Holder explained that by doubling and even tripling the tradi­tional stocking rates, cattle are ready to move to feed­lots, typi­cally located in western Kansas, Nebraska, Okla­homa, and Texas, after grazing just 90 days. Research studies found the more inten­sive approach resulted in the produc­tion of an addi­tional 35 pounds of beef per acre (40kg/ha).

“So many ranches have shifted to inten­sive early grazing that the bedlam has gotten nearly as bad when cattle come off the grass in July as when they go on it in April. And, since they weigh 200 to 300 pounds (90 to 140kg) more than when they came, it actu­ally takes even more trucks to haul them out,” said Holder.

A spring­time carpet of grass lures a half-million grazing cattle.

The Flint Hills are home to more than 700 different wild flowers.

Boost from burning

Volun­teers like Bobby Godfrey help explain the tall­grass culture to visi­tors at a recent Symphony in the Flint Hills.

Three features are largely respon­sible for the beauty and the bounty of the Flint Hills: shallow topsoil, fire, and a grazing culture. The first of those, the imbedded layers of shale and lime­stone that the first home­steaders encoun­tered, spared 4.5m ac (1.8m ha) of the grass­land from their ploughs, the fate that befell the rest of the orig­inal 150m ac (60m ha) of tall­grass prairie.

Fire has long been a crit­ical part of the Flint Hills’ ecosystem. Regular burning, whether due to light­ning, native Amer­ican Indians, or today’s ranch managers, has been a proven way to boost produc­tivity and also ward off the weeds and woody species that would other­wise turn the prairie into a wood­land.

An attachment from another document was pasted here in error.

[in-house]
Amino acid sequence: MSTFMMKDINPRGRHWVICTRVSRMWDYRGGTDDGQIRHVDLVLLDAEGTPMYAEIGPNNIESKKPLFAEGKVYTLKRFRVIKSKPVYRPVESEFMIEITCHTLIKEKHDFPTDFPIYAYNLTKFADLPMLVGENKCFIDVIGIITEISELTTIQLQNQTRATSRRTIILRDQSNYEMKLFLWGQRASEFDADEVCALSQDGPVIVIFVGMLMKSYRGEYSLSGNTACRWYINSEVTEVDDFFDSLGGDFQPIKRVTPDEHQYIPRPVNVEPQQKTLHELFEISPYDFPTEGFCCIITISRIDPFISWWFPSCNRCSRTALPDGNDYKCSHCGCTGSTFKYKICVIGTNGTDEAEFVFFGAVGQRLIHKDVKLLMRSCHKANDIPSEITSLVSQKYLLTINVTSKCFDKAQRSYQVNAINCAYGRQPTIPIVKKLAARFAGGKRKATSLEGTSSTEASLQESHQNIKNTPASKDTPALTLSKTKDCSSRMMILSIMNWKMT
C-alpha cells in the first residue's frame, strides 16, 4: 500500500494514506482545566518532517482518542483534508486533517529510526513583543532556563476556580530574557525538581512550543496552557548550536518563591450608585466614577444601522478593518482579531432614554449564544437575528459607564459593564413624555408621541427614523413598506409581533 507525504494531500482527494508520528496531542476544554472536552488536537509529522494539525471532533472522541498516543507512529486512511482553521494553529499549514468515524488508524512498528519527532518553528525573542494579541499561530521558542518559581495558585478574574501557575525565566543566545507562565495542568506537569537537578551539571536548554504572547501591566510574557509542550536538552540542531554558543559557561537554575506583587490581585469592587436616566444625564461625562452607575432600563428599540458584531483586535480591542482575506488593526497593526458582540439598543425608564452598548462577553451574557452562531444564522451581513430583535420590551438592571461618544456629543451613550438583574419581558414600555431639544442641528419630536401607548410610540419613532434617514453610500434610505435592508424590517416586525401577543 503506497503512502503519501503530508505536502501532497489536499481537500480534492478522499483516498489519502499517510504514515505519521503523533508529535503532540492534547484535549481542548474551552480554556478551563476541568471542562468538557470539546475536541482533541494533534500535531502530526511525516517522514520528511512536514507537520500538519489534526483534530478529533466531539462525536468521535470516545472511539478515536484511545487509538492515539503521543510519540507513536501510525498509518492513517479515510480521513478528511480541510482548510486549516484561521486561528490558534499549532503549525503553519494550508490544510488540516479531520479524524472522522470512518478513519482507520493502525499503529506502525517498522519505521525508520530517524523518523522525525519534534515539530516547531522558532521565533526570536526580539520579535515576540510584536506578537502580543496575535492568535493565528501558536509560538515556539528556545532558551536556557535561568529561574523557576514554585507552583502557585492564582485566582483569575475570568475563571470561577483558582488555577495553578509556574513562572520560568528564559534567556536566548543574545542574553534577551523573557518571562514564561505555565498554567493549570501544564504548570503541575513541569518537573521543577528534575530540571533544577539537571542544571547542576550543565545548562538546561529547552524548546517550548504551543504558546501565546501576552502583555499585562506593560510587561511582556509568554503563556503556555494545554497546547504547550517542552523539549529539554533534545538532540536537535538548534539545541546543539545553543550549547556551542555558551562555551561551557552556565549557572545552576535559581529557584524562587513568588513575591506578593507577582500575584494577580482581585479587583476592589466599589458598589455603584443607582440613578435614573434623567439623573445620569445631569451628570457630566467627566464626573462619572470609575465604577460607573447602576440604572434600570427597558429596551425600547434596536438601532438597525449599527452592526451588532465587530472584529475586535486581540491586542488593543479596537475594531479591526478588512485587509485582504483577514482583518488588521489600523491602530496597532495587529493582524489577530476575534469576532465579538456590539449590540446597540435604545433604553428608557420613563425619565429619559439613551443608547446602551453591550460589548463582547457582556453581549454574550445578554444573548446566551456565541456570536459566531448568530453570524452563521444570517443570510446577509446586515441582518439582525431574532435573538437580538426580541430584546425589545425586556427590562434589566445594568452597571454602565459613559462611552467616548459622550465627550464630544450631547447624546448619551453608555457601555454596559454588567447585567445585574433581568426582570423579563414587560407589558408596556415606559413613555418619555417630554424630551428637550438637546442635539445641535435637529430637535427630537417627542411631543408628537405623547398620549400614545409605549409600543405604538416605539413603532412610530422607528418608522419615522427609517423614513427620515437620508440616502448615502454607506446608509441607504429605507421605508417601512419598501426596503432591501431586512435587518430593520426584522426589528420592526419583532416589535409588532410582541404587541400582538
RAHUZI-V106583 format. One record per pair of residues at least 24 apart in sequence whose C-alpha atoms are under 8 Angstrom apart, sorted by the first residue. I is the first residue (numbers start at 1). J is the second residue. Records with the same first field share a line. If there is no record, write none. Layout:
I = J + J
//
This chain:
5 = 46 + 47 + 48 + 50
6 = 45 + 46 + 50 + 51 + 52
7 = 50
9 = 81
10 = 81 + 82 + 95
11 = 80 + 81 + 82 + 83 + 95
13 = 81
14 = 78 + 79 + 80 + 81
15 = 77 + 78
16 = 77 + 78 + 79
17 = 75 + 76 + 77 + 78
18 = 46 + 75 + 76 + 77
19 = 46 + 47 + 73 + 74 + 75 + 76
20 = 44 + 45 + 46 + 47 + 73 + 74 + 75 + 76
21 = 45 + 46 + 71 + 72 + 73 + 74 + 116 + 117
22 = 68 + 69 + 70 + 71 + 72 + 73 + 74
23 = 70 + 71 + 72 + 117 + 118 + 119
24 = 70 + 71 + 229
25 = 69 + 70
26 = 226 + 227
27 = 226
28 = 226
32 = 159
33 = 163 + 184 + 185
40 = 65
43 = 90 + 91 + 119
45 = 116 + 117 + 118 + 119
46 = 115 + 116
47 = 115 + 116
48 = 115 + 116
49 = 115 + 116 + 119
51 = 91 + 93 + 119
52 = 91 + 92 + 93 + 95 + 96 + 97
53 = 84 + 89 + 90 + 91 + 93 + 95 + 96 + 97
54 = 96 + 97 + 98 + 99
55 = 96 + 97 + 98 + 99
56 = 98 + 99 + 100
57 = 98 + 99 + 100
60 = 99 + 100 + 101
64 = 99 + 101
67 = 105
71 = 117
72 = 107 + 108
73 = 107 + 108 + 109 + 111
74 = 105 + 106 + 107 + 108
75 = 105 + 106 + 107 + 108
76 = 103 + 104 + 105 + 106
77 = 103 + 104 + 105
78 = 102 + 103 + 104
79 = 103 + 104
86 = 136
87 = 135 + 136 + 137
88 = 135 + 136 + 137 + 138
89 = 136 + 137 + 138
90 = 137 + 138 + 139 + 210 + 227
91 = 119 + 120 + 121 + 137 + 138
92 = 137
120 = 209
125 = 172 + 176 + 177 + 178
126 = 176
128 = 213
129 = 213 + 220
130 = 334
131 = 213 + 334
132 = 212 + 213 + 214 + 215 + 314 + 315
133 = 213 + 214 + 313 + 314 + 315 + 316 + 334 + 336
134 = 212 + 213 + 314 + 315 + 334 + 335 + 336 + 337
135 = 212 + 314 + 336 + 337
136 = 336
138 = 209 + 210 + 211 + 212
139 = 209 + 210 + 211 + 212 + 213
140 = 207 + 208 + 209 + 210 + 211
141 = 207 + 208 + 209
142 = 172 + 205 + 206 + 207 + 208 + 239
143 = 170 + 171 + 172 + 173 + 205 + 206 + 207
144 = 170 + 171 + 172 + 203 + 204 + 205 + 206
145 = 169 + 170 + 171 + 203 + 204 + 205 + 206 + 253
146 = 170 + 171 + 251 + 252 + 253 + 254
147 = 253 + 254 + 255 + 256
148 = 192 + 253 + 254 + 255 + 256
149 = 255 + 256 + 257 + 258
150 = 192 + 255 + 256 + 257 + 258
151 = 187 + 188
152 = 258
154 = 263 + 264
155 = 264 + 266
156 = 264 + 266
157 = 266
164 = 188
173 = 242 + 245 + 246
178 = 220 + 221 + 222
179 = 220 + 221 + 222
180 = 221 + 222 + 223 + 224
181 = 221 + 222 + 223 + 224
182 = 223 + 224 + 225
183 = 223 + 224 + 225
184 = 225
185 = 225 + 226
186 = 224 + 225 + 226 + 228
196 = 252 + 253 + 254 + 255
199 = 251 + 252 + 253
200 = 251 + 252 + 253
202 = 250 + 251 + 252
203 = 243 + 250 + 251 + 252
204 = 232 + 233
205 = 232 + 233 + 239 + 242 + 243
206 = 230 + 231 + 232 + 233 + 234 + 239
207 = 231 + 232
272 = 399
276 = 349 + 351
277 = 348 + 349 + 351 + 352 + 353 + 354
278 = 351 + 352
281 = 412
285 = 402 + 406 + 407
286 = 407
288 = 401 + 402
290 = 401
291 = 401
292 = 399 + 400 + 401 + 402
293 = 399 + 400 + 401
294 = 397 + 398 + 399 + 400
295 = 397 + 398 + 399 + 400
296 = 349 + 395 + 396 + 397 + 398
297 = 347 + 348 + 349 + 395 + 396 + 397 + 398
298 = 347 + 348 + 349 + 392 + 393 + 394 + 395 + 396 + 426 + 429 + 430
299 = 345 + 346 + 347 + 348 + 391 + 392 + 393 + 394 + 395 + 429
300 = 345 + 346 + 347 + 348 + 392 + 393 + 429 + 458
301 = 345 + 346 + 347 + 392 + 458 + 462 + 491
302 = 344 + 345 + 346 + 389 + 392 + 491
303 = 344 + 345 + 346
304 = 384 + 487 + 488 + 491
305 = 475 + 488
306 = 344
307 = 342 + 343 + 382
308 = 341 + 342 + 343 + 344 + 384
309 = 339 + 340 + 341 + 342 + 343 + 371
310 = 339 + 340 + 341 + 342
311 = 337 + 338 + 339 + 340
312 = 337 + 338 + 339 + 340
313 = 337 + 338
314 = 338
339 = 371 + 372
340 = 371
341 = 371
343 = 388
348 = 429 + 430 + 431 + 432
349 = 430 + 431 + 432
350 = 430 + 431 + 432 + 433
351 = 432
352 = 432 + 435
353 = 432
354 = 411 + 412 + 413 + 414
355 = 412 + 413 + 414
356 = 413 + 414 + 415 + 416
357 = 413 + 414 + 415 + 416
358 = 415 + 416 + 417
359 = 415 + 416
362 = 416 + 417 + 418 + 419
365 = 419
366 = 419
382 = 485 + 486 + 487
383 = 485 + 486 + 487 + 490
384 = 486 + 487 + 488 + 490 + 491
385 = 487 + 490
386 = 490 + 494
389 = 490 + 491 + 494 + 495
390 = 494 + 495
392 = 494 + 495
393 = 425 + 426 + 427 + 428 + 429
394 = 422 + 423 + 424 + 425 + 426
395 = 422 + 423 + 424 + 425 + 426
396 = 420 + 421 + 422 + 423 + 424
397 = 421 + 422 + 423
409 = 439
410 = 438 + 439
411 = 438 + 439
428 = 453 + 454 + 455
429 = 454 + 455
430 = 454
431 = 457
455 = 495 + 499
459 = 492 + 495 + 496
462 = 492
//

“Mother Nature used fire to take care of the grass hundreds of years before cattle got to the Flint Hills, and we’ve learned to do the same,” said Ryan Arndt, a third-gener­a­tion rancher from Emporia, Kansas. Kansas State’s Clenton Owensby says steers grazing on pastures burned at the begin­ning of spring growth of the domi­nant tall­grass species will gain 32 pounds (14.5kg) more than on an unburned pasture. “Fire removes the old dead grass, allowing the soil to warm which spurs soil micro­bial activity and nutrient uptake. Also, burning releases nutri­ents in the old mate­rial and destroys woody growth,” he said.

Smoke as part of life

Prescribed spring burning and proper grazing are crit­ical to manage­ment of the tall­grass prairie.

Fire also creates smoke, and exces­sive amounts of it have raised air quality concerns in commu­ni­ties down­wind from the Flint Hills. Two years ago, the ranching commu­nity worked with the US Envi­ron­mental Protec­tion Agency (EPA) and state health offi­cials to develop a volun­tary Smoke Manage­ment Plan in response to those concerns. “The plan has helped some,” said Holder, “but when we burn a lot, like it looks like we will this spring, I’m afraid we could still have prob­lems. Ranchers, and those outside the industry who have studied the tall­grass ecosystem, under­stand that fire is a natural evil, and a little smoke is part of life out here.”

In 1867 a steer was worth about $2 in Texas, but $40 if it could be deliv­ered to Chicago. This huge profit poten­tial spurred the legendary cattle drives to the Flint Hills, where cattle were fattened before being shipped east. “Large tracts of land, unbroken by roads and other devel­op­ment, make seasonal grazing effi­cient,” said Holder. “There’s a desire among many fami­lies to keep ranches together through gener­a­tions. There’s also tremen­dous interest for current ranches to grow and for outside investors to put new ones together.”

There’s also tremen­dous interest in telling the story of the Flint Hills. Each spring, ranchers take turns hosting a grass-roots perfor­mance by the Kansas City Symphony. This Symphony in the Flint Hills gives local volun­teers a chance to share the beauty and explain the chal­lenges of their ranching lifestyle with a crowd largely from nearby cities of Wichita and Kansas City.

In similar fashion, the recently opened Flint Hills Discovery Center, in Manhattan, Kansas, uses an elab­o­rate array of exhibits and programs to aid visi­tors in under­standing the ecosystem of the tall­grass prairie. “The Flint Hills are truly unique,” says Arndt. “I feel it when riding home by the light of the moon after moving a string of cattle to a new pasture.”